Your Pet’s Pearly Whites: Pet Dental Health Month
Many people believe that pets naturally have bad breath. Unfortunately, this is not the case. Odor from your pet's mouth could indicate serious dental damage. The good news is, there are steps you can take to keep Rover's mouth as clean as a (dog) whistle. There is no better time than the beginning of February to update your knowledge on pet dental health: it is Pet Dental Health Month!
Just like with your mouth, the first step in maintaining pet dental health is regular preventative cleaning. The best way to do this is to brush your dog or cat's teeth daily, although this is not always a possibility. If you cannot perform regular daily brushing on your pet, the next best thing is to do so several times per week. Dogs are generally agreeable when it comes to brushing, while cats are usually not huge fans. It is important to be patient and reward them afterwards.
There are also products on the market that claim to help with pet dental health, but it is best to talk to your veterinarian to get their recommendation first.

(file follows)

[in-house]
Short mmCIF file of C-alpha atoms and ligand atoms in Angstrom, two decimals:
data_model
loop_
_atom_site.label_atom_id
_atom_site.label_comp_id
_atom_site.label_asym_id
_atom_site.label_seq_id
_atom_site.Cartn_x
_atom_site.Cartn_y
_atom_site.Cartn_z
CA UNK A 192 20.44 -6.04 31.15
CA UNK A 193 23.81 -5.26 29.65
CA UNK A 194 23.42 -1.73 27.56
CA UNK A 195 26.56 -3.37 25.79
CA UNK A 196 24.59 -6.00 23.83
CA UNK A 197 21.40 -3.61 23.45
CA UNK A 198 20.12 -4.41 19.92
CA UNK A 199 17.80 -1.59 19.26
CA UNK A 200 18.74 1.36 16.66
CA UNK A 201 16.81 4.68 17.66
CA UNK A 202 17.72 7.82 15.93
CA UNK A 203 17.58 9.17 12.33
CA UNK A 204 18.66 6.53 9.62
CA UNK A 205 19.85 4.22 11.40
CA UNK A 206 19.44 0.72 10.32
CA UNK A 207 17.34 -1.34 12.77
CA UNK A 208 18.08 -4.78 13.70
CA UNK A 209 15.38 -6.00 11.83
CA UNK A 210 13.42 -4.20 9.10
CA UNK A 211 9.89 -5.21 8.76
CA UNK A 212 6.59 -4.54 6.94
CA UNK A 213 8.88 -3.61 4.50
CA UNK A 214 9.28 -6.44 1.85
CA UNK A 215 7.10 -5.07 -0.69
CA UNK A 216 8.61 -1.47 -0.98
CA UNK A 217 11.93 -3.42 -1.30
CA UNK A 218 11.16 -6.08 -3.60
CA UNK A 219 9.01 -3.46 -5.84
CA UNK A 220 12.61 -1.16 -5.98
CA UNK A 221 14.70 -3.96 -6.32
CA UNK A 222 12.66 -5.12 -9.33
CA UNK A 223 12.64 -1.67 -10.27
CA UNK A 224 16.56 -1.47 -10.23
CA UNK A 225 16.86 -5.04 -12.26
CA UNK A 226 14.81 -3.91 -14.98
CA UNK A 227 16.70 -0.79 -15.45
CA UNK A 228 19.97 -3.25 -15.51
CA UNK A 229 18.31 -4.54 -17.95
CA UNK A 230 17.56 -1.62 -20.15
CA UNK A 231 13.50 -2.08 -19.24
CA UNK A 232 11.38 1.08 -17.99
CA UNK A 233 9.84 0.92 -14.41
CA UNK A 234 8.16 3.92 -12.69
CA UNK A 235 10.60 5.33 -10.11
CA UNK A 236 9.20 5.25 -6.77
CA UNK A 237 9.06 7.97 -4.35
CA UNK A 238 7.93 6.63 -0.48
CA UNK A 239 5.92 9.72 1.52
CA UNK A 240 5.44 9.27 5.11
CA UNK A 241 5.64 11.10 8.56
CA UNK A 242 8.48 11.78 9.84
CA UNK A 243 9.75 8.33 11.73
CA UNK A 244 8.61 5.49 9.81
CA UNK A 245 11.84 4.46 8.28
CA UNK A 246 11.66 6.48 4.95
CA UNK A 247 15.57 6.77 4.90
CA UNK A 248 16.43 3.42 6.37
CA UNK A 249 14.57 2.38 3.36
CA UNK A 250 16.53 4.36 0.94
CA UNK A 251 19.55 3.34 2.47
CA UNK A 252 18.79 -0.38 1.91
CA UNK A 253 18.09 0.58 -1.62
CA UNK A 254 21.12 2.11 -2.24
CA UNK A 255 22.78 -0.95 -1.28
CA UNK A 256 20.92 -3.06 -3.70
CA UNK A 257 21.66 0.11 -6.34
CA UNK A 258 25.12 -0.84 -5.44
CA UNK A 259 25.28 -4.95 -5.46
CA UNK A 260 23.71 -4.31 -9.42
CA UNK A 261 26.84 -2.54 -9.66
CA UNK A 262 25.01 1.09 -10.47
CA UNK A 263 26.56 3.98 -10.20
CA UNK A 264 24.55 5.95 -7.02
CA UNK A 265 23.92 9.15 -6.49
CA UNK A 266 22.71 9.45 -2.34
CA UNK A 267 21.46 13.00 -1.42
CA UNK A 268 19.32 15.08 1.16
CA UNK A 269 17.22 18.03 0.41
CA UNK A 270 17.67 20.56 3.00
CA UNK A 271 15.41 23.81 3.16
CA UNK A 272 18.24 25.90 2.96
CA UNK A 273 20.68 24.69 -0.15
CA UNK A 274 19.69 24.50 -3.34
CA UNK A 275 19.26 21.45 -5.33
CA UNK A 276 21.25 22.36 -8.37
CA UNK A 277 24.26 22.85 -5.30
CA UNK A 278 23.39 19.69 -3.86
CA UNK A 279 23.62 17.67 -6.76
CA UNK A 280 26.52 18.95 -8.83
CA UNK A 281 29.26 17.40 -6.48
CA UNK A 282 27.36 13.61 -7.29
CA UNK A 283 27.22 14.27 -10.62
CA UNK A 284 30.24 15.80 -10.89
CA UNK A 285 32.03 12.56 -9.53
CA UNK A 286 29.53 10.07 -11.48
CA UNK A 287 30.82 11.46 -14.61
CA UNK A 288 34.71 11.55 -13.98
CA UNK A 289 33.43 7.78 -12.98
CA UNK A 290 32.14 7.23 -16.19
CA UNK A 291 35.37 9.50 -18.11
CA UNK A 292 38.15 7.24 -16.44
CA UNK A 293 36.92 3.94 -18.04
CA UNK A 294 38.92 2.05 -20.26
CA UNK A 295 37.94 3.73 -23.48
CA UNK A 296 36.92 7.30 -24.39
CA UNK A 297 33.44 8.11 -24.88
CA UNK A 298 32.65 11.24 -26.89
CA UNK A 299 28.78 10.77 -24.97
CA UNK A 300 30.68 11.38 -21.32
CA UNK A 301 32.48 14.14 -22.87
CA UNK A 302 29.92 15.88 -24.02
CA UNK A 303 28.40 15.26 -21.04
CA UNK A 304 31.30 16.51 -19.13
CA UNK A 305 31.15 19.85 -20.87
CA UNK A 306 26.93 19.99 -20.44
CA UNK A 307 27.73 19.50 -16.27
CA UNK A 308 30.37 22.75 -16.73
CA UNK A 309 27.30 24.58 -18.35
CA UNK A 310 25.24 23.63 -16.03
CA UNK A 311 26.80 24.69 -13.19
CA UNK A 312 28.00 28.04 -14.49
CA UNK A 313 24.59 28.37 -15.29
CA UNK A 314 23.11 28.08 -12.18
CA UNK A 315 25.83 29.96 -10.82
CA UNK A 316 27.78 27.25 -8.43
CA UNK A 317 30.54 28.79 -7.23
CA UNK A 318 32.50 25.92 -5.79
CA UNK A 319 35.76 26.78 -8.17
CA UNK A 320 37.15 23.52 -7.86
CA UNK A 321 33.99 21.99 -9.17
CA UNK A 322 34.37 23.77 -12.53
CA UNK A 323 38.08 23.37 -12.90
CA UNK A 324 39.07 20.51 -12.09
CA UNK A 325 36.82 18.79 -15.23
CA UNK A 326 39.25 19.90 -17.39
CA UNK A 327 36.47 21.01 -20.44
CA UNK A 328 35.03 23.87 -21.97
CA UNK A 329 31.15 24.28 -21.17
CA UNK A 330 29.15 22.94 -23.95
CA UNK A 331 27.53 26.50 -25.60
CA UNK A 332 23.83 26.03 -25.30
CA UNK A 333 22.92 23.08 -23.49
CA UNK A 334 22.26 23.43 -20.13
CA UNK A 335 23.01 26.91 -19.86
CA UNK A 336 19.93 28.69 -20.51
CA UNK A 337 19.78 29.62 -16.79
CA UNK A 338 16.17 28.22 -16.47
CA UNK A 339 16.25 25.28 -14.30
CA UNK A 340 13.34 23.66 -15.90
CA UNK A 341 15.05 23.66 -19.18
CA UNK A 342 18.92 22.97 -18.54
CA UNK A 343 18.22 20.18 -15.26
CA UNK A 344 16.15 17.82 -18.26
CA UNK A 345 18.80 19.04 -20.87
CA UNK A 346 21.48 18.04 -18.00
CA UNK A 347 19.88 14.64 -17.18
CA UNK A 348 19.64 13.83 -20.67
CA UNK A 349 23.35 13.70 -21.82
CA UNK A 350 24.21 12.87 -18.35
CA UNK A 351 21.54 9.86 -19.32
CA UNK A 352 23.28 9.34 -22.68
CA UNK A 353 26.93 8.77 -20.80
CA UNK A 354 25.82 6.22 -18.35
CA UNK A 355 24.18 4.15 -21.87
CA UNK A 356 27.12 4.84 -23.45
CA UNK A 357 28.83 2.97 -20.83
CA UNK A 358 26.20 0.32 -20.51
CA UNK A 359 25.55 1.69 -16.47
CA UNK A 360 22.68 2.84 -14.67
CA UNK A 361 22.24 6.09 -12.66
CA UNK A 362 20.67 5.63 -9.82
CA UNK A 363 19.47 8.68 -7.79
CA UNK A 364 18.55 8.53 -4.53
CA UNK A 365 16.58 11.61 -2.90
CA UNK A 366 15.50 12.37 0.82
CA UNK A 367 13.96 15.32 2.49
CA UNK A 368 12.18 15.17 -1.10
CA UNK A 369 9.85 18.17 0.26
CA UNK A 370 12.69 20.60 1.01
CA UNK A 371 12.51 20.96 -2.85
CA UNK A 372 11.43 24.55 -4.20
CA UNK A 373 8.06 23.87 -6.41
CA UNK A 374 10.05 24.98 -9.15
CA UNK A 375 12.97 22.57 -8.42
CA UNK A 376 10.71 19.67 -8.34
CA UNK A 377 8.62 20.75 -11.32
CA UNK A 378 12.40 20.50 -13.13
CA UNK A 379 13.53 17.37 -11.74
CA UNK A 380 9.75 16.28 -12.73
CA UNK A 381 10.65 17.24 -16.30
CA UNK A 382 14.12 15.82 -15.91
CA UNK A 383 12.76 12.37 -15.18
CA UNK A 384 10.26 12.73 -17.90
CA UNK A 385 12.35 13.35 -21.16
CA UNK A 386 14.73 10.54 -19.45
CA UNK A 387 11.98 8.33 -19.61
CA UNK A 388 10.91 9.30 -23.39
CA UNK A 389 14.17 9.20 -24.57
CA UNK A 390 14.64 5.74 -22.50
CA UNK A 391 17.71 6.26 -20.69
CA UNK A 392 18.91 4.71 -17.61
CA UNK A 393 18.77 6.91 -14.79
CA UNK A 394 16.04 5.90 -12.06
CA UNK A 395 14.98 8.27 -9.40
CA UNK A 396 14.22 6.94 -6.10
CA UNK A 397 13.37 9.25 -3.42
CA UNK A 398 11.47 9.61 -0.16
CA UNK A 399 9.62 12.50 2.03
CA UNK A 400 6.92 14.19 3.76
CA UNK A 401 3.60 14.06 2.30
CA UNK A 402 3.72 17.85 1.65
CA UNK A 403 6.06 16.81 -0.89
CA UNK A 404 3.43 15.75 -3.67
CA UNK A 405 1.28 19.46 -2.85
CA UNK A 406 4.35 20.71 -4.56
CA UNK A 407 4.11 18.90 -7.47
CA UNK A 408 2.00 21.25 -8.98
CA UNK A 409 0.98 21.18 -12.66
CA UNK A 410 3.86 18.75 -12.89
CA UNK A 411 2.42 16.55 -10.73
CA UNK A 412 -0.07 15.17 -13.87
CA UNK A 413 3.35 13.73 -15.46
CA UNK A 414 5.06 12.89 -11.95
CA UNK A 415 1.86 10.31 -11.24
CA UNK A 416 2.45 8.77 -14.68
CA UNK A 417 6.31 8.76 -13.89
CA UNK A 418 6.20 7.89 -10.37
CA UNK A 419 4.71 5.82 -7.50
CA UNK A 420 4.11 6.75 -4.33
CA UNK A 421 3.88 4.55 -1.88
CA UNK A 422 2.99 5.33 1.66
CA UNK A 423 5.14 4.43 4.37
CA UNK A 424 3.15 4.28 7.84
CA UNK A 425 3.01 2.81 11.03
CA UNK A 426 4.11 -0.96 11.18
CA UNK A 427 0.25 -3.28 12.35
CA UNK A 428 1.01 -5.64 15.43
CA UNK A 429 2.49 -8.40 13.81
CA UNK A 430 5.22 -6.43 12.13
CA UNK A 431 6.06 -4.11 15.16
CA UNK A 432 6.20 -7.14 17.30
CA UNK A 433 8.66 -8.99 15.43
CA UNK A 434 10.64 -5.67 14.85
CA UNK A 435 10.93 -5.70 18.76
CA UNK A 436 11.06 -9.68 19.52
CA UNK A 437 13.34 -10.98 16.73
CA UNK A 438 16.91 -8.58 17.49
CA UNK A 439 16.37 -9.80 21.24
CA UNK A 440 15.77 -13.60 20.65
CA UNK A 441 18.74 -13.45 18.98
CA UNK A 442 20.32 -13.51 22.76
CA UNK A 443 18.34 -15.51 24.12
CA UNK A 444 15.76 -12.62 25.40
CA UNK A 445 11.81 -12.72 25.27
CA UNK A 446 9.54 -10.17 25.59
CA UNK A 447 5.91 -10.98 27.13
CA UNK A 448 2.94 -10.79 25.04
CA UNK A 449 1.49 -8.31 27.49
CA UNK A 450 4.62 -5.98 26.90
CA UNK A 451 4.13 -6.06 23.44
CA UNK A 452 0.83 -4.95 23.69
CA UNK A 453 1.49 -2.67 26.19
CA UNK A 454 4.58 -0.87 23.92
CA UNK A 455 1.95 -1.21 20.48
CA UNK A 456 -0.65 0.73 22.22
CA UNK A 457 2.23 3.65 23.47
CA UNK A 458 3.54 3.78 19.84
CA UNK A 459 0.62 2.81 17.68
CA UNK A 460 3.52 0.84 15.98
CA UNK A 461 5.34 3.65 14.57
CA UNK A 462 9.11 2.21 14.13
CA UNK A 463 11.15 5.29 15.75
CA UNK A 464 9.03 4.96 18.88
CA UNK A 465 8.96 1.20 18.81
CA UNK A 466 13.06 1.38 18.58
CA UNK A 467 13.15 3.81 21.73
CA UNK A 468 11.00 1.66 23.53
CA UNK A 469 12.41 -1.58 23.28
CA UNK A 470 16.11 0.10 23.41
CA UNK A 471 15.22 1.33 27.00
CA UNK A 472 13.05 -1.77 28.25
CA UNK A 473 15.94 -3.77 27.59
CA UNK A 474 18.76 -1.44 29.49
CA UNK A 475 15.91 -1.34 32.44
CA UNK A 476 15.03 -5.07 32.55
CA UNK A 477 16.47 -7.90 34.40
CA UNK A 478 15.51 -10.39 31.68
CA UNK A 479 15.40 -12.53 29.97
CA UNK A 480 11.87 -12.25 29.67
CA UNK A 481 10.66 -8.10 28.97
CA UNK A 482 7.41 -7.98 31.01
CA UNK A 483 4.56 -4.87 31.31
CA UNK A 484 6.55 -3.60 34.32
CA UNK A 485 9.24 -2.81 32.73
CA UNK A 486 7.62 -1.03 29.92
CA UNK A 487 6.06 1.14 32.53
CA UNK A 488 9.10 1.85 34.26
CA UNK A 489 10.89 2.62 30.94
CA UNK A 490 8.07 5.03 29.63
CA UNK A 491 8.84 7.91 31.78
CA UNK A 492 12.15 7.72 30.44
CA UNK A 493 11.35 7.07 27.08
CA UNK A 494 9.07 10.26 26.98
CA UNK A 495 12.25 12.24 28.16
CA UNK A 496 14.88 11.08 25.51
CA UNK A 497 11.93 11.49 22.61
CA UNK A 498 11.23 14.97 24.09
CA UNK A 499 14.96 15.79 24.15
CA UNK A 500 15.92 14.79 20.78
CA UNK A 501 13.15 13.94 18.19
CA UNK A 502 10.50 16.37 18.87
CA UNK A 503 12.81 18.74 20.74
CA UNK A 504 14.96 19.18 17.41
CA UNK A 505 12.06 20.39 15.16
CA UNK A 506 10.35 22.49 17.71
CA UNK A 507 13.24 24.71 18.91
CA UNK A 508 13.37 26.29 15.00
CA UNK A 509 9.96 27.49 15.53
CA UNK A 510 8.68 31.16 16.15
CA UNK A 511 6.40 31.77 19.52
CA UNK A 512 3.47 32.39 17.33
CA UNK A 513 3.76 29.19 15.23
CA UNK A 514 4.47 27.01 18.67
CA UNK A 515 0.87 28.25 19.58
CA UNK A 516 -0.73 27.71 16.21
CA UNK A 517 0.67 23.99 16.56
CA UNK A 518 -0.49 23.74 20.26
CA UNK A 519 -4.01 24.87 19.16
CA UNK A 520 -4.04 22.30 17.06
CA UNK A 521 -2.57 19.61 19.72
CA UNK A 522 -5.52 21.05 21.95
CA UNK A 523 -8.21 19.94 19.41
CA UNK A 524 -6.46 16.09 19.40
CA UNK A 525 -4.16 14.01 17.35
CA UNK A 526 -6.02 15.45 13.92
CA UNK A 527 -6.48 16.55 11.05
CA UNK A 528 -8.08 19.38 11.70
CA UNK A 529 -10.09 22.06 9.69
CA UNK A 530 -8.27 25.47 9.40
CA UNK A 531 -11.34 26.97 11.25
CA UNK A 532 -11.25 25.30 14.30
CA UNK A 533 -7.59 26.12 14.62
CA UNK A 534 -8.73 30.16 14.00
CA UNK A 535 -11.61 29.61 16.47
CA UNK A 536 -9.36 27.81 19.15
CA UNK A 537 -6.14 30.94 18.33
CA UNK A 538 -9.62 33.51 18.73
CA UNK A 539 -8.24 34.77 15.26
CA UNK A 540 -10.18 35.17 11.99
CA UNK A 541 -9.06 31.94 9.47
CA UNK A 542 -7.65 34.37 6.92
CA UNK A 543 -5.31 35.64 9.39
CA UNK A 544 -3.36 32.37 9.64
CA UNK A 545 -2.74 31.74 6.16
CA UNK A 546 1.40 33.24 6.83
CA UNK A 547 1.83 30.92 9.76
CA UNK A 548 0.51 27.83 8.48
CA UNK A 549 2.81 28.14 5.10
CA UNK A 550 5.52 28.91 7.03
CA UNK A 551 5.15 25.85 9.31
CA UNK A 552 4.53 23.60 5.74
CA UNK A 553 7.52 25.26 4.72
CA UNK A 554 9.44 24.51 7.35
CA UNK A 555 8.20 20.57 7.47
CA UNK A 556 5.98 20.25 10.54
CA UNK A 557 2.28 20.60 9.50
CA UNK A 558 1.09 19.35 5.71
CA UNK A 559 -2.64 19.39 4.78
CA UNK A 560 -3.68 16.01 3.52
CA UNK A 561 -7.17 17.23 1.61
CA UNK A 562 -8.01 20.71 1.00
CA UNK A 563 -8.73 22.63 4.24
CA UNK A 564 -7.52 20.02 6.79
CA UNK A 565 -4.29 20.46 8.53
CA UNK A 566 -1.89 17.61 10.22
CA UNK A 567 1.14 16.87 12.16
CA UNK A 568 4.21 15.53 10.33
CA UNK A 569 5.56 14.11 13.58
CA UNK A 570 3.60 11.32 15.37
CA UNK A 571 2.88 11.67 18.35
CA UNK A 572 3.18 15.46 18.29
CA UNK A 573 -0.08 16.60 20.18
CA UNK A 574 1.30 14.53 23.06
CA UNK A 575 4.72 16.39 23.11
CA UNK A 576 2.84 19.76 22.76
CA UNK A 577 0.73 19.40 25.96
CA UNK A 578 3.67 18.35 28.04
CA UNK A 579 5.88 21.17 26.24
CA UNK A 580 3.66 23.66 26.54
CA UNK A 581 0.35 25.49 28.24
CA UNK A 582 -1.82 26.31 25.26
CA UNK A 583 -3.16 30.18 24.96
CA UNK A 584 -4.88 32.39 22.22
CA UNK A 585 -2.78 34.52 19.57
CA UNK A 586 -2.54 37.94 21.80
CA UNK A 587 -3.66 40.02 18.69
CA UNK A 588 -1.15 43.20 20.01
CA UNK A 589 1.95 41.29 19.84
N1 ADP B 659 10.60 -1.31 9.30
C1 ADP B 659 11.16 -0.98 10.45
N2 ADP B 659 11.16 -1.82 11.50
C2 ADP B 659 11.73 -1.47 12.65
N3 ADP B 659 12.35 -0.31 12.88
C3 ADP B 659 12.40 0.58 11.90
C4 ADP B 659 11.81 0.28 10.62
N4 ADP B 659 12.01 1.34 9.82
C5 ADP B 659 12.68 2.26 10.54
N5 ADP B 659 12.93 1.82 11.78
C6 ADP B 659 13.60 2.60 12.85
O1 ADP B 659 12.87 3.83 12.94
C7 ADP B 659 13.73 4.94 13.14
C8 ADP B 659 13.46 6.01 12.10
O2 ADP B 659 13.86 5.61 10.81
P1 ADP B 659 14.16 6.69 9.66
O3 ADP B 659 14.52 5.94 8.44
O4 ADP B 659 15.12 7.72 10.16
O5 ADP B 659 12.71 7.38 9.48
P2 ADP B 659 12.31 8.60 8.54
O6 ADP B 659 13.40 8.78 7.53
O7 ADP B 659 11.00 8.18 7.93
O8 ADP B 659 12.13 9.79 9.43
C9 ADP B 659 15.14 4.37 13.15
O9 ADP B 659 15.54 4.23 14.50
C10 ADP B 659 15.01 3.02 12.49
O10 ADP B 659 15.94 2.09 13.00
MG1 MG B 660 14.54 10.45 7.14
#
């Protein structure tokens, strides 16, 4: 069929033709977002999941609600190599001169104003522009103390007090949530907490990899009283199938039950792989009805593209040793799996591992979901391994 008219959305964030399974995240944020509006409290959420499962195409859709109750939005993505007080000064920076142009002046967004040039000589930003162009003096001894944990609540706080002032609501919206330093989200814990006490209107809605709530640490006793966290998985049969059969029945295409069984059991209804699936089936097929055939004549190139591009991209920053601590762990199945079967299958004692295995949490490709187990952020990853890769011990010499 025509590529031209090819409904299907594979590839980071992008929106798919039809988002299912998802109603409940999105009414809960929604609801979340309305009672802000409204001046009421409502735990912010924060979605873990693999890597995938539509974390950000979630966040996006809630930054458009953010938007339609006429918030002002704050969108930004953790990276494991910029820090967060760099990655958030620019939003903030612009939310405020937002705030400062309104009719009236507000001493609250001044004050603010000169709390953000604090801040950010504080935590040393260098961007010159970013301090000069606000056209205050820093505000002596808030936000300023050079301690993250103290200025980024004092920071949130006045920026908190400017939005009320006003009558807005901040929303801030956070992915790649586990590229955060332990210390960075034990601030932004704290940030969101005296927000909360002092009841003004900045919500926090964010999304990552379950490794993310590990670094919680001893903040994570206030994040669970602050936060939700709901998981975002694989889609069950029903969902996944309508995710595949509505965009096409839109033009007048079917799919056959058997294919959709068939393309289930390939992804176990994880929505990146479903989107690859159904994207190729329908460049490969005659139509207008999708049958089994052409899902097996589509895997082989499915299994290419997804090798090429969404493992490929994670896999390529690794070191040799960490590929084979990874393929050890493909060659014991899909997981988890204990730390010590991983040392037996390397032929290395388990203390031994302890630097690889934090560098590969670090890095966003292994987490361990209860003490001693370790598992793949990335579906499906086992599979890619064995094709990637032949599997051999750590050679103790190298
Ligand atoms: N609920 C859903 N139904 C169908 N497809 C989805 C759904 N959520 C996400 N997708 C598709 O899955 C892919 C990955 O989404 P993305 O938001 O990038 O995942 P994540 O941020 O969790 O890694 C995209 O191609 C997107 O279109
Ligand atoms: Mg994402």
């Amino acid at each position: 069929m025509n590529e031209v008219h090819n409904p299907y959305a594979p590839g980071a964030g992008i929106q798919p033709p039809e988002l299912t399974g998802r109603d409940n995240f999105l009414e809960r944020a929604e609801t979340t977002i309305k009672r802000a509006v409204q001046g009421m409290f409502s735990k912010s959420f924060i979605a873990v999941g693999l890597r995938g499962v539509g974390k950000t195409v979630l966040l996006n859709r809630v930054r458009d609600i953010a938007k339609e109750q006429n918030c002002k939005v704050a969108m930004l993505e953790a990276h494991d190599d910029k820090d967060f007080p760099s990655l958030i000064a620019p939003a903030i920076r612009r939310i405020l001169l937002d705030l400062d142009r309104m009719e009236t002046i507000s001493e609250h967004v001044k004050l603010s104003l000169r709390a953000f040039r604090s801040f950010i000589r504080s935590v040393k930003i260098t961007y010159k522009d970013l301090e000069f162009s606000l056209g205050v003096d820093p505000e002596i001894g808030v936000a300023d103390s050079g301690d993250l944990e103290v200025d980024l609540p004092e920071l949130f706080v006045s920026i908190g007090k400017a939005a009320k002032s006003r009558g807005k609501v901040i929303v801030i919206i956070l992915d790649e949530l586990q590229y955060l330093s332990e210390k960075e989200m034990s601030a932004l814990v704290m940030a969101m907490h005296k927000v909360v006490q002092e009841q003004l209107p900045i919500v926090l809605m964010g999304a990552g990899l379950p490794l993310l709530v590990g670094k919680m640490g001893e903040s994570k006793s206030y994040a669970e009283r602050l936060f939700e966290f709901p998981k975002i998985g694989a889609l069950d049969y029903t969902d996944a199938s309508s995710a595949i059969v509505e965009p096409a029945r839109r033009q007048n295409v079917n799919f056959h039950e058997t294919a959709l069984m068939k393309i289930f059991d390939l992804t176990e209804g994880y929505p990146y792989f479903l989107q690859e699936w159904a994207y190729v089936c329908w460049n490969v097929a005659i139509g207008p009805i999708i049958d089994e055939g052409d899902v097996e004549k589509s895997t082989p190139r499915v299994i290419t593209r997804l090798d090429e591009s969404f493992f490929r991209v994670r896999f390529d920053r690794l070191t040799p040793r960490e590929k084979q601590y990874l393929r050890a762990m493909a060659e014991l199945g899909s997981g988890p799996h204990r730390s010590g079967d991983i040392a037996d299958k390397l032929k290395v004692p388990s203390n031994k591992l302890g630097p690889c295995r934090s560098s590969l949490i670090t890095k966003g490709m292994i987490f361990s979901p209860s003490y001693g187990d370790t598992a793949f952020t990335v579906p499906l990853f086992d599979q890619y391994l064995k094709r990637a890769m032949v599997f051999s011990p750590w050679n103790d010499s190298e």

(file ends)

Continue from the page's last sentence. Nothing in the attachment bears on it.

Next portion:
Professional Dental Care
Human dental care and pet dental care share another important aspect: they both require regular professional checkups. Make sure to bring your pet to a veterinarian at least once a year, and be sure that the veterinarian checks on your pet's dental health. According to the American Veterinary Medical Association, if you notice any of the below problems with your pet, you should get them checked out more regularly:
- Broken teeth
- Loose teeth
- Bad breath
- Reduced appetite or other abnormal eating behaviors
- Bleeding from the mouth
- Swelling around the mouth
If you have been neglecting to care for your pet's dental health, Pet Dental Health Month is a great time to start.
- Colleen Berg